A Blog by Jonathan Low


Jan 27, 2021

The Case For Vaccination Mega-Sites

Scale. It's faster, more efficient and probably safer than a hodge-podge of  pharmacies, supermarkets, clinics and government offices. JL

Maryn McKenna reports in Wired:

Mass sites could put the most shots into the most arms in the shortest period of time. There are ways in which it is less complicated—in dose allocation, transportation, and other logistics—than by distributing doses through hospitals, pharmacy chains, and supermarkets. “If we want speed, then the best way to do that is to stand up mass vaccination clinics, 10 or 20 in a state, instead of the hundreds of  doctors’ offices and hospitals and health departments. It’s slower to roll vaccine out to priority populations than it is to mass-vaccinate a lot of people.”

THE ROLLOUT OF the Covid-19 vaccine is going badly. Delivering more doses faster is central to the 200-page White House Covid-19 plan, which was released last week, one day after President Joe Biden took office. The plan, which promises to vaccinate 100 million people in the new administration’s first 100 days, lays out a raft of initiatives for revving up delivery: releasing almost all doses, loosening eligibility criteria, tuning up distribution, and developing new packaging to preserve temperature-sensitive products for transport to rural areas.

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All of that’s good, but none of it will be sufficient unless those better-packaged, faster-delivered doses can be given to more people in a timely way. The plan addresses that too: It says the administration will create mobile vaccination vans, recruit pharmacy workers to give shots, and increase support for state clinics and the federally qualified health centers that cover underserved areas. The most critical provision is a promise to create 100 new vaccination sites, backed by the Department of Defense and the Federal Emergency Management Agency. They’ll be staffed by what the plan calls “thousands of clinical and non-clinical staff and contractors,” including federal agency and Public Health Service personnel.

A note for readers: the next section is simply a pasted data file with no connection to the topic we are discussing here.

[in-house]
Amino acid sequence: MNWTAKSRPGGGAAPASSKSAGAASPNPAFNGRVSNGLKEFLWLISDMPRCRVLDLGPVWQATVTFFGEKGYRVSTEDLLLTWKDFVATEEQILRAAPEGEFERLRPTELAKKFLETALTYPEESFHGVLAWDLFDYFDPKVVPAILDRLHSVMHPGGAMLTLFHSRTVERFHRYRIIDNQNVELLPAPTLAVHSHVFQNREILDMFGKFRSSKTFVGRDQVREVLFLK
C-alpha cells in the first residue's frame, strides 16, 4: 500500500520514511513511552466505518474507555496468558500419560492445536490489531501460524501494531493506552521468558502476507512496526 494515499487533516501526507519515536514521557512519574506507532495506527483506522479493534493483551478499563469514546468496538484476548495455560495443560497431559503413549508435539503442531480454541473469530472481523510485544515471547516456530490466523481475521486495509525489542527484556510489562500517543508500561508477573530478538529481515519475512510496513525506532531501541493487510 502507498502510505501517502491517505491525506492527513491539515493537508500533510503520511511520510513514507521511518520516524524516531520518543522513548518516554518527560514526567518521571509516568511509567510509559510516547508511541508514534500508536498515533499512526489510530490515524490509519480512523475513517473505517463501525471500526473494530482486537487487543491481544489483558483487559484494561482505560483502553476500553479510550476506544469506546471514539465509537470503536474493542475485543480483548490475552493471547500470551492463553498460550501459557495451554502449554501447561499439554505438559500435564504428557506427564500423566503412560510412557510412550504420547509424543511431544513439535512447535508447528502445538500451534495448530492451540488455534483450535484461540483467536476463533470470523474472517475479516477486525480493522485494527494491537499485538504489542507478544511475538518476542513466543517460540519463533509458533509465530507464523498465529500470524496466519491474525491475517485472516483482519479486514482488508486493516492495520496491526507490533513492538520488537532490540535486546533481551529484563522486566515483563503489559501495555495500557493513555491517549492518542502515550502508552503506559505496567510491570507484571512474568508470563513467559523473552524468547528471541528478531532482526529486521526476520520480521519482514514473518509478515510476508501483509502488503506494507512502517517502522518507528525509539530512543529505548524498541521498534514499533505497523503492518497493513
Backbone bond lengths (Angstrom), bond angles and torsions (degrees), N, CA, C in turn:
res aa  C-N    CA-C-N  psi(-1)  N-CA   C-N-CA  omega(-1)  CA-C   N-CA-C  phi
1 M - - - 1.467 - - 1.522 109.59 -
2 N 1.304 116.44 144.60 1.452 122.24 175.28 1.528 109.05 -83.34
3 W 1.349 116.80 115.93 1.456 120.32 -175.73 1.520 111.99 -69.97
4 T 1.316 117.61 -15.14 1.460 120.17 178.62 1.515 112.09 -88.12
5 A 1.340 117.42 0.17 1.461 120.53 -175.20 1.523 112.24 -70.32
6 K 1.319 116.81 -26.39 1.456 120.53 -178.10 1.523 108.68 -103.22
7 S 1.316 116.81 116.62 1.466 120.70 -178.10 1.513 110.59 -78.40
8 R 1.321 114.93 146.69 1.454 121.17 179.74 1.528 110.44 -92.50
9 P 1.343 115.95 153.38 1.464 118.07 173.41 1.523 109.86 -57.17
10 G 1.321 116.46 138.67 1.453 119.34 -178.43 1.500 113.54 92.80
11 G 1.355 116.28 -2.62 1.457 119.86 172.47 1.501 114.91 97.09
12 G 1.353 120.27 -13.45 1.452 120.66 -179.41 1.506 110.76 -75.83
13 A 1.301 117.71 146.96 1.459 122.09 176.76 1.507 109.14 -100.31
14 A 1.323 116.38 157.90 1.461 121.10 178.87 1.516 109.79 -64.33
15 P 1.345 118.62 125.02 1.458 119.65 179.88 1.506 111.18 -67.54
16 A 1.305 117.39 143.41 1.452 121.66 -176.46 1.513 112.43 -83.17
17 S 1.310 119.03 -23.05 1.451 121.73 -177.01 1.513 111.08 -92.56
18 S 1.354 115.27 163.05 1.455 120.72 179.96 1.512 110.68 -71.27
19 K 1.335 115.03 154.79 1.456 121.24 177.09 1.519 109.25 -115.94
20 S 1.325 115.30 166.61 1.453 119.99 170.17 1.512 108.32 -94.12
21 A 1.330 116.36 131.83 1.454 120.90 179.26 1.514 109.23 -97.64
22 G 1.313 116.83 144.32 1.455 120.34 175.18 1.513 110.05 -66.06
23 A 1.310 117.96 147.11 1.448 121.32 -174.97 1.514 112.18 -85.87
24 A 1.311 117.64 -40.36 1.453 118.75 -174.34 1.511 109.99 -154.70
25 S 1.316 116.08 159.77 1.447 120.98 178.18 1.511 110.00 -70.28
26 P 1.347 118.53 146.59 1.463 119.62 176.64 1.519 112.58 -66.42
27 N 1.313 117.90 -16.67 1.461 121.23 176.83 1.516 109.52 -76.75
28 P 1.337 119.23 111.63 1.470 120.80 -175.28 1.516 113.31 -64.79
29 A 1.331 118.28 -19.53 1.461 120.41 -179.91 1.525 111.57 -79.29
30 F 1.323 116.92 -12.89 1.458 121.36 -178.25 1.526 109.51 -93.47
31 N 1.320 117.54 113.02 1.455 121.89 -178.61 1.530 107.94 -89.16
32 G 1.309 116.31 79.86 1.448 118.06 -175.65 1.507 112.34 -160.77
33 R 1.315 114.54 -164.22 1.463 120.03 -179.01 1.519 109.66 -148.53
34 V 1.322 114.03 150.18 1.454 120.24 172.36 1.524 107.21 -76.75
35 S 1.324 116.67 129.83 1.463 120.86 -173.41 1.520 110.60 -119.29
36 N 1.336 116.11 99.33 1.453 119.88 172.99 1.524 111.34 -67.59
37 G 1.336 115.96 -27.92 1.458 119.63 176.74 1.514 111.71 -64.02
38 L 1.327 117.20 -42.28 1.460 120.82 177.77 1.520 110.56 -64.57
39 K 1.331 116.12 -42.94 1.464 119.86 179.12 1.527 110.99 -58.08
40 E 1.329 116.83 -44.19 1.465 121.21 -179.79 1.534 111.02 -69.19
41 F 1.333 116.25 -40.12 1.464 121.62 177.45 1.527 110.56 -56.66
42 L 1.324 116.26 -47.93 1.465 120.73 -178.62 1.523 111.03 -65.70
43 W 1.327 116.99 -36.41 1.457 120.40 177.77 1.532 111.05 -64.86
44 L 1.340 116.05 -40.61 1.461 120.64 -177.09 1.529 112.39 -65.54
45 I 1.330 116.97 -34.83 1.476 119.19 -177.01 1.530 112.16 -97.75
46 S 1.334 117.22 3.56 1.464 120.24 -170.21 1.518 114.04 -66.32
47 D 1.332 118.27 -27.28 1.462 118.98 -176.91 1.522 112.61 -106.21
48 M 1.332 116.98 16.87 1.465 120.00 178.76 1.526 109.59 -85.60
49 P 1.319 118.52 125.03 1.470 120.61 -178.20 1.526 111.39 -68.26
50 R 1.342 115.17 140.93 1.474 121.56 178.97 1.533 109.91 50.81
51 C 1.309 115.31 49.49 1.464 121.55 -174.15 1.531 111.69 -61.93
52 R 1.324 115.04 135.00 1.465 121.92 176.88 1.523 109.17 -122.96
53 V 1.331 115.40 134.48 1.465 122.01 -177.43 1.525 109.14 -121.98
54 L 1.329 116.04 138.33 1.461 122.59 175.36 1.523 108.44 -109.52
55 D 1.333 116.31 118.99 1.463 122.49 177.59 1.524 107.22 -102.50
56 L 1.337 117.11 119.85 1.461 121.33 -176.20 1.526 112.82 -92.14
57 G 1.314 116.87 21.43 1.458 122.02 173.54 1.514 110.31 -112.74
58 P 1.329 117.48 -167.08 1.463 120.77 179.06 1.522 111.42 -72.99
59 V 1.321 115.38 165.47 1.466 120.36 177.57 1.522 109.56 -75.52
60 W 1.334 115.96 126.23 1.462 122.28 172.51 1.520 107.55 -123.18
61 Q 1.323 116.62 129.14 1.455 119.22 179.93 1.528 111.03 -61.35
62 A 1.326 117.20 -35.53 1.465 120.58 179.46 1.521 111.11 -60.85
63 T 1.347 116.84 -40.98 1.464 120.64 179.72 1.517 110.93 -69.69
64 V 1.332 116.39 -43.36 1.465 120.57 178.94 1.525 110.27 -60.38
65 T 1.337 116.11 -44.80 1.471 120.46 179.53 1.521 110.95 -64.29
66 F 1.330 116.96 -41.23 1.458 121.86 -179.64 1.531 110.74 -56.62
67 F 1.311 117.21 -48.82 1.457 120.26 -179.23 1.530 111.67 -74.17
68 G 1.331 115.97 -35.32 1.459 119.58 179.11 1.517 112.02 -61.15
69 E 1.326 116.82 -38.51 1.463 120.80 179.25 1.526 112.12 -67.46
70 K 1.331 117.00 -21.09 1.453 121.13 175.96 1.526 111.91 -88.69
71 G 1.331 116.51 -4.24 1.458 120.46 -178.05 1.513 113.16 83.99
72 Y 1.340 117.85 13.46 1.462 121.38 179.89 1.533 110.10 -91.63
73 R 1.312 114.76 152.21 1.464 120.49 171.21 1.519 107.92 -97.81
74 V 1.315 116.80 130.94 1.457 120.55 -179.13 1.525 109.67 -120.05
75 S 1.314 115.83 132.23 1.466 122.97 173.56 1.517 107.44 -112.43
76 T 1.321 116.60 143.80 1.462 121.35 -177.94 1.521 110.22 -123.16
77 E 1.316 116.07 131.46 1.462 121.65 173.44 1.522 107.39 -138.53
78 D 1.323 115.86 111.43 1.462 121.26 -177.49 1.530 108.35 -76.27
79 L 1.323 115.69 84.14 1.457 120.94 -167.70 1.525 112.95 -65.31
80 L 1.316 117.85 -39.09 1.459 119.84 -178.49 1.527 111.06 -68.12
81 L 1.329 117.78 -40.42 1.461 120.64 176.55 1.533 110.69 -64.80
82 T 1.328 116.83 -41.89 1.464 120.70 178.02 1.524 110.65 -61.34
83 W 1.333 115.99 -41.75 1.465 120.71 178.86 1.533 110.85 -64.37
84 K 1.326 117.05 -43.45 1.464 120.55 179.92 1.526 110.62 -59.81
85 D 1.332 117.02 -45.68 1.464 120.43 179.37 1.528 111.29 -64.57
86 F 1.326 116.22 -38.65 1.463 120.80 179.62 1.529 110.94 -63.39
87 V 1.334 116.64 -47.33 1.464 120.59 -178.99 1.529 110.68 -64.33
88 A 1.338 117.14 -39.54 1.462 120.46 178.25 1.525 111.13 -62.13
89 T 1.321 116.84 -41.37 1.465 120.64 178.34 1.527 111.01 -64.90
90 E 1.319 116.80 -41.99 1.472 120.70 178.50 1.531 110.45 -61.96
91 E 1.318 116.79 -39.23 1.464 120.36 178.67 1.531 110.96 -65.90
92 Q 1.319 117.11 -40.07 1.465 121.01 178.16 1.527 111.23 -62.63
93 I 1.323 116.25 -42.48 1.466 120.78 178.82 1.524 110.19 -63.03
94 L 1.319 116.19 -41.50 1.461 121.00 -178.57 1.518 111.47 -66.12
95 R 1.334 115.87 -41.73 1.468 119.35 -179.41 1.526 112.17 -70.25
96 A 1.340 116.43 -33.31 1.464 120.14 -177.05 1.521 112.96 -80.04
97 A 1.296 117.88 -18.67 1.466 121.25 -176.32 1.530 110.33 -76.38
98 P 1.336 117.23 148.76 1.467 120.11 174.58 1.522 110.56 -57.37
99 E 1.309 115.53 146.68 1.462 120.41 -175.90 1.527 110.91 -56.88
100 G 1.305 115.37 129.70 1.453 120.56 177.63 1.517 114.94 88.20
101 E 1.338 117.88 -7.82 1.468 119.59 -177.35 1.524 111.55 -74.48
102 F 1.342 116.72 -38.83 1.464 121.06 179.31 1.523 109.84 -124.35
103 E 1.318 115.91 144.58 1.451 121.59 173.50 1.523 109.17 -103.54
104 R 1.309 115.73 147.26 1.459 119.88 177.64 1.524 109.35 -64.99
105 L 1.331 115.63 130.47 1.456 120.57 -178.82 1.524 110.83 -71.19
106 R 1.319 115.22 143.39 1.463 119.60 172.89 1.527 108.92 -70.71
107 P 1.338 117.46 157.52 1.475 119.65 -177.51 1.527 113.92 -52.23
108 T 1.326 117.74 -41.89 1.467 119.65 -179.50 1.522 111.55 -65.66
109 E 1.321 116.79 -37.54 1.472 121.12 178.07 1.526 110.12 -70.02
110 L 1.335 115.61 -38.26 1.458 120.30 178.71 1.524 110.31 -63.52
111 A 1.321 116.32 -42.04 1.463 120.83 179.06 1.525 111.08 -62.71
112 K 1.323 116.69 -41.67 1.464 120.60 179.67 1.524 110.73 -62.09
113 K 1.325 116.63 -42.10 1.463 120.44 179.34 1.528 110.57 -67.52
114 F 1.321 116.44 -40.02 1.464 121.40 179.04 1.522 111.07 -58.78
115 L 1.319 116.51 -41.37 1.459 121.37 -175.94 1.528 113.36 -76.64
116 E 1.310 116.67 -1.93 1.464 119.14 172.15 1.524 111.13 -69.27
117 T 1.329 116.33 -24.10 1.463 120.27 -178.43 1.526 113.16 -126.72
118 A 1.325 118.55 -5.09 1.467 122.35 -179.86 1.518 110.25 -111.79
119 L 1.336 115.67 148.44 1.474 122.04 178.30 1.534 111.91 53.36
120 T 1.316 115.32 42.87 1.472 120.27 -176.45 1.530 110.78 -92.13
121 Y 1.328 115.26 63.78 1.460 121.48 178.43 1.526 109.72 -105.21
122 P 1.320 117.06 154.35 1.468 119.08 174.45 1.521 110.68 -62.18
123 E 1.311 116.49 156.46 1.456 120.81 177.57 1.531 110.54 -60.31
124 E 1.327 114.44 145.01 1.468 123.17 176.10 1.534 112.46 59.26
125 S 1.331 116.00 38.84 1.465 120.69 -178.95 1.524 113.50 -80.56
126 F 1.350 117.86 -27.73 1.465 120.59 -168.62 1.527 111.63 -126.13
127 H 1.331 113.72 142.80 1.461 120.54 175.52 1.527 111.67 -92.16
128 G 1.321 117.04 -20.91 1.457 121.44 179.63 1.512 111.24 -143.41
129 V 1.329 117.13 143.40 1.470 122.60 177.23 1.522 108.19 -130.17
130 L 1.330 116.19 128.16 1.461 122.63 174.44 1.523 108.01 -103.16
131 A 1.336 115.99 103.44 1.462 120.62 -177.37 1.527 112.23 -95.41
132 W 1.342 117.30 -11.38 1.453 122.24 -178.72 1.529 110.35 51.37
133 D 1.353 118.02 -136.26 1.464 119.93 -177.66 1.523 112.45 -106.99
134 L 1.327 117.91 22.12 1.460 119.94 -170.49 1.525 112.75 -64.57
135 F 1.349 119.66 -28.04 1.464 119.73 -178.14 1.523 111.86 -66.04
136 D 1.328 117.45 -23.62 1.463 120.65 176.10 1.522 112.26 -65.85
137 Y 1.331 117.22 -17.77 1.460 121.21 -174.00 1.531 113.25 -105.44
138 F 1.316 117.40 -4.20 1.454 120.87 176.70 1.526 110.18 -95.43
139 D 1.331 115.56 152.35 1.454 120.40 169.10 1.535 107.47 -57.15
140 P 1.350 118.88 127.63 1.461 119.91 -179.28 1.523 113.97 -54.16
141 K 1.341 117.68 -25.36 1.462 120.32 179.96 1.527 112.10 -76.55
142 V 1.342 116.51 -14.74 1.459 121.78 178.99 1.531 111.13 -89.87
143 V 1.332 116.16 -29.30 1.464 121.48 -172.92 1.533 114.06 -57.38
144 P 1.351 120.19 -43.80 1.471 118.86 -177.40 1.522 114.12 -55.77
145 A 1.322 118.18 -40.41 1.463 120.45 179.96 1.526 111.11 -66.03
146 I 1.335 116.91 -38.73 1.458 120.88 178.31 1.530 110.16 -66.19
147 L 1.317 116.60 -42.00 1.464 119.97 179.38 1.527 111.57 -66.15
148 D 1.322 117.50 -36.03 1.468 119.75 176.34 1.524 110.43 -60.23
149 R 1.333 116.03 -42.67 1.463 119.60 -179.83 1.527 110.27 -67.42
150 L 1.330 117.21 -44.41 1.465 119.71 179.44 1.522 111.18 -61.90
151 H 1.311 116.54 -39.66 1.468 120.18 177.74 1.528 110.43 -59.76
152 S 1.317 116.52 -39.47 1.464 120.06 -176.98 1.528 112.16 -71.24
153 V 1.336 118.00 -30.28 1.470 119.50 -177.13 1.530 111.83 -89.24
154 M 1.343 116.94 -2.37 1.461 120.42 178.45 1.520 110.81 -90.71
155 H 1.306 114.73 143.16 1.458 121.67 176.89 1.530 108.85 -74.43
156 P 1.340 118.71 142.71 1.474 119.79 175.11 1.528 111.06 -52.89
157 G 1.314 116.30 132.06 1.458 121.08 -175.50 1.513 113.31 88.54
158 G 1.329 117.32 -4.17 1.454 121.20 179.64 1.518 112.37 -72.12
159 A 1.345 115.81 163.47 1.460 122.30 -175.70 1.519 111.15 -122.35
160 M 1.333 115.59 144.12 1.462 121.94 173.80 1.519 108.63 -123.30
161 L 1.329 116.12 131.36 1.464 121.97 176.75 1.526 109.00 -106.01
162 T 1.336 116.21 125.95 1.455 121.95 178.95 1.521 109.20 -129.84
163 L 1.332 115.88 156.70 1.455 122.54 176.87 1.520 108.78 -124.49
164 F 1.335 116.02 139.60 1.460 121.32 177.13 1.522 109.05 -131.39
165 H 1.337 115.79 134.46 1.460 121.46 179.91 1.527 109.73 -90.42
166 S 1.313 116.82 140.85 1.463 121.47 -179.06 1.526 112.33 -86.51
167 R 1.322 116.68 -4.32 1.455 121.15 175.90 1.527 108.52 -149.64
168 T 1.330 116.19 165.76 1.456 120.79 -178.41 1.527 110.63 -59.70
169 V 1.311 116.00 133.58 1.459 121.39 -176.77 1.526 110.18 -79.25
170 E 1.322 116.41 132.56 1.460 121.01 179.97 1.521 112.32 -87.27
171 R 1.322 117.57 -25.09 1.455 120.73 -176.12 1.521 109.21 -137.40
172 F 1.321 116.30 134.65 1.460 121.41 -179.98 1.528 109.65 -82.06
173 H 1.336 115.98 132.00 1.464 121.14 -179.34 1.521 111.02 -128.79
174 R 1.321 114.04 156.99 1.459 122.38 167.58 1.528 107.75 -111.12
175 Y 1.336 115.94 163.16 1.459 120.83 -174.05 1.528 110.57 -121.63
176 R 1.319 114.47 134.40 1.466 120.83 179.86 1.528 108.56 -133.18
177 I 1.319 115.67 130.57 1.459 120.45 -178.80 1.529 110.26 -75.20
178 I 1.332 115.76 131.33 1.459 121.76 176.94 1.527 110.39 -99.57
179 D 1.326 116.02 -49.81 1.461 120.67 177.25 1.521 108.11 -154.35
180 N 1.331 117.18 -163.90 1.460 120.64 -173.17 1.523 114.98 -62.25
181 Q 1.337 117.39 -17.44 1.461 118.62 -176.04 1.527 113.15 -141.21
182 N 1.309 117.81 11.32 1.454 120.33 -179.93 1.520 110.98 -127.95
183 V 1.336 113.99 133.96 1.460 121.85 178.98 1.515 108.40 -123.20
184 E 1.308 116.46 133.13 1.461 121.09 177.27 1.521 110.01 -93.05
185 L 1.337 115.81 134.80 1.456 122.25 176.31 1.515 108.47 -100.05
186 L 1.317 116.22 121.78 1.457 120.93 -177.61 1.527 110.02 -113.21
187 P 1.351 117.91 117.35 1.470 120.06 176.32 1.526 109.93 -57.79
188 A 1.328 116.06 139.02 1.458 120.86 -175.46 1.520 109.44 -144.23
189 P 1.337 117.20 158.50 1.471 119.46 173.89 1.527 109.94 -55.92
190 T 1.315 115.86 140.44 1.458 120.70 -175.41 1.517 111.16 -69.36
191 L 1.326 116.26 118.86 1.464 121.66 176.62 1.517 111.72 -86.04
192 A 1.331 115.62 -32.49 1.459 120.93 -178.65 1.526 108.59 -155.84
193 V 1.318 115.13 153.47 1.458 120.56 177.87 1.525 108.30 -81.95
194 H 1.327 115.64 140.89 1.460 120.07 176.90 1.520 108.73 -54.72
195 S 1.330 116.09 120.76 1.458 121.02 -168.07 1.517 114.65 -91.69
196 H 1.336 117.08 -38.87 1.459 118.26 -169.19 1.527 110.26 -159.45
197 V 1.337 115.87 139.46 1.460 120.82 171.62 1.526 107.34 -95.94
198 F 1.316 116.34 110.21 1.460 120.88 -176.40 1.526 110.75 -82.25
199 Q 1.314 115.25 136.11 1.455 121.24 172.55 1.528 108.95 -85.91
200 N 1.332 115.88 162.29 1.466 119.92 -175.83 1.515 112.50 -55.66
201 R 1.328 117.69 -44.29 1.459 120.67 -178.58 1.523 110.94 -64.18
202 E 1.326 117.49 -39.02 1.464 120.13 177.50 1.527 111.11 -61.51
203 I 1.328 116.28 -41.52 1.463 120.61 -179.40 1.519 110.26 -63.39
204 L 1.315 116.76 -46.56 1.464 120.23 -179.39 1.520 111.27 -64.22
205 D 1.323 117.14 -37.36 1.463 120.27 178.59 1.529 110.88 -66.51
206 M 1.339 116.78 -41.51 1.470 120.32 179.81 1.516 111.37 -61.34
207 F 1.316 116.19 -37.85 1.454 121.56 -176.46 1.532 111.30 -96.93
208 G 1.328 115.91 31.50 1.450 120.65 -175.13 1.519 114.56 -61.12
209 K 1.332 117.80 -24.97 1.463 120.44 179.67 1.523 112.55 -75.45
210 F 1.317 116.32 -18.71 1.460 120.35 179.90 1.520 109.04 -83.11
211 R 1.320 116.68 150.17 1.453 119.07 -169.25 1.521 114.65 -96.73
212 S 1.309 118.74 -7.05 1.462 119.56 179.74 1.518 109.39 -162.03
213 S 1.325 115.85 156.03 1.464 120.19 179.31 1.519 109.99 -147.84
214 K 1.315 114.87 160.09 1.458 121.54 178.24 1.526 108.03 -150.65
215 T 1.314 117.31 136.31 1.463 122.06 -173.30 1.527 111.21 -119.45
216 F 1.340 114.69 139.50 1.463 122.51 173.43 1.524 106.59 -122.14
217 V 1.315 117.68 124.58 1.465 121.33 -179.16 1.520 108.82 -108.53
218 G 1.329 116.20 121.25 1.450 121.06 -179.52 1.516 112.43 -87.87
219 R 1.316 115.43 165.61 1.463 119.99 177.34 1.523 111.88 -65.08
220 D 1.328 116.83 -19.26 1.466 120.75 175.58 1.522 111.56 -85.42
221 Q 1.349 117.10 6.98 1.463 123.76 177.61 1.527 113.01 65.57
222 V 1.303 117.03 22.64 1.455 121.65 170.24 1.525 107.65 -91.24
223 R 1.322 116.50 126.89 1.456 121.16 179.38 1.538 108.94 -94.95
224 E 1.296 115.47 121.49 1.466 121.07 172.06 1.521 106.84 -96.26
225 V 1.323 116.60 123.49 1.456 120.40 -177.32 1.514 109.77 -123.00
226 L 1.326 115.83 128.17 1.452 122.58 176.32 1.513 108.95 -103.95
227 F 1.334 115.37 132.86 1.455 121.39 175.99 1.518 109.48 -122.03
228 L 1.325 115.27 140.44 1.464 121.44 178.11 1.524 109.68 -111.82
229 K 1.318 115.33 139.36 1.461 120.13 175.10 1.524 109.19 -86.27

What the plan doesn’t say, explicitly, is where—or when, or how big—those federally supported sites are going to be. Outside the new government, experts are starting to talk about whether it will be possible to create mass vaccination clinics, where thousands of doses can be delivered each day.

There’s no question mass sites could put the most shots into the most arms in the shortest period of time. But depending on where they are sited and how they are operated, they may inadvertently exclude the people who need protection the most. Choosing whether to do mass vaccination is effectively a proxy for deciding national priorities: whether to reach herd immunity quickly, by vaccinating as widely as possible in order to suppress infections, or whether to focus on protecting the most vulnerable, by targeting the first doses in order to reduce severe illness, hospitalizations, and deaths.

But while that conversation is urgent, it may also be moot—because there may not be enough health care personnel to staff mass sites and keep them open, for as many hours in the day, and days in the coming months, as we need.

Conducting mass vaccination is a formidable challenge, but there are ways in which it is less complicated—in dose allocation, transportation, and other logistics—than what much of the US is doing right now by distributing doses through hospitals, pharmacy chains, and supermarkets. “If we want speed, then the best way to do that is to stand up mass vaccination clinics—let’s say 10 or 20 in a state, instead of the hundreds of locations that you have when you send vaccine doses to individual doctors’ offices and hospitals and health departments,” says Julie Swann, a professor and department chair of industrial and systems engineering at North Carolina State University. “It’s slower to roll vaccine out to priority populations than it is to mass-vaccinate a lot of people.”

Which is not to say that mass vaccination is easy to organize or quick. A glimpse of what will be required, Swann said, can be found in plans for mass flu shot clinics that the Centers for Disease Control and Prevention compiled during the 2009 H1N1 swine influenza pandemic. Having licensed health care workers present to administer injections is just part of the puzzle. “You need people handling forms, people doing orientation or giving instructions on the way out, and people handling data entry or medical records,” she says. “Supply managers, security, potentially translators, some emergency personnel, IT support.”

In 2009 the CDC forecast that a single clinic housing four “vaccination stations,” open for 16 hours a day—that is, two concurrent eight-hour shifts—could administer 120 vaccines per hour, or about 1,900 per day. It would require 58 workers per day to keep it running. Only eight of them would actually be administering vaccines; the rest would be managing the site and its supplies, screening recipients for preexisting conditions that might cause a reaction, checking them afterward, and handling medical records. And that estimate didn’t even include translators, paramedics, or tech workers, who were assumed to be off-site but on call.

The throughput for a single Covid-19 vaccination site would inevitably be slower, because recipients must be monitored for at least 15 minutes after the shot to guard against rare allergic reactions, and then issued a card, linked to the state’s vaccine registry, that records the dose’s manufacturer and lot number.